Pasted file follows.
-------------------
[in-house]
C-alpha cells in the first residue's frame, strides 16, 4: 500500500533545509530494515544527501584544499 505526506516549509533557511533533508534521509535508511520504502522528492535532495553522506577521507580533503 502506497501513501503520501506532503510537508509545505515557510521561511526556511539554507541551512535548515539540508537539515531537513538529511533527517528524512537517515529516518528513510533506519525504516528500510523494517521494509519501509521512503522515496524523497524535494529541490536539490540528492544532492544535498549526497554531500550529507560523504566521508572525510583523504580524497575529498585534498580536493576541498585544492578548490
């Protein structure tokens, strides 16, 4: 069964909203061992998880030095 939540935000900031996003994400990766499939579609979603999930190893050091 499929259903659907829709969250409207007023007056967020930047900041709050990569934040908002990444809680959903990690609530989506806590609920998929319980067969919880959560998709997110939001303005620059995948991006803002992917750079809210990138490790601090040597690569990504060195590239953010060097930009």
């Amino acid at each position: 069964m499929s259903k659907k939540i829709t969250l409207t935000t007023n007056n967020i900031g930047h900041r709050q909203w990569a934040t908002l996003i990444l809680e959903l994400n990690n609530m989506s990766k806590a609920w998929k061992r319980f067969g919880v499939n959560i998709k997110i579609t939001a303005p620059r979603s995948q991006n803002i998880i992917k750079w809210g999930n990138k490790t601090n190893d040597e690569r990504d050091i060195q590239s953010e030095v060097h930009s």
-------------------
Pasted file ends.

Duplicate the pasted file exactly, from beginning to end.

[in-house]
C-alpha cells in the first residue's frame, strides 16, 4: 500500500533545509530494515544527501584544499 505526506516549509533557511533533508534521509535508511520504502522528492535532495553522506577521507580533503 502506497501513501503520501506532503510537508509545505515557510521561511526556511539554507541551512535548515539540508537539515531537513538529511533527517528524512537517515529516518528513510533506519525504516528500510523494517521494509519501509521512503522515496524523497524535494529541490536539490540528492544532492544535498549526497554531500550529507560523504566521508572525510583523504580524497575529498585534498580536493576541498585544492578548490
């Protein structure tokens, strides 16, 4: 069964909203061992998880030095 939540935000900031996003994400990766499939579609979603999930190893050091 499929259903659907829709969250409207007023007056967020930047900041709050990569934040908002990444809680959903990690609530989506806590609920998929319980067969919880959560998709997110939001303005620059995948991006803002992917750079809210990138490790601090040597690569990504060195590239953010060097930009």
């Amino acid at each position: 069964m499929s259903k659907k939540i829709t969250l409207t935000t007023n007056n967020i900031g930047h900041r709050q909203w990569a934040t908002l996003i990444l809680e959903l994400n990690n609530m989506s990766k806590a609920w998929k061992r319980f067969g919880v499939n959560i998709k997110i579609t939001a303005p620059r979603s995948q991006n803002i998880i992917k750079w809210g999930n990138k490790t601090n190893d040597e690569r990504d050091i060195q590239s953010e030095v060097h930009s």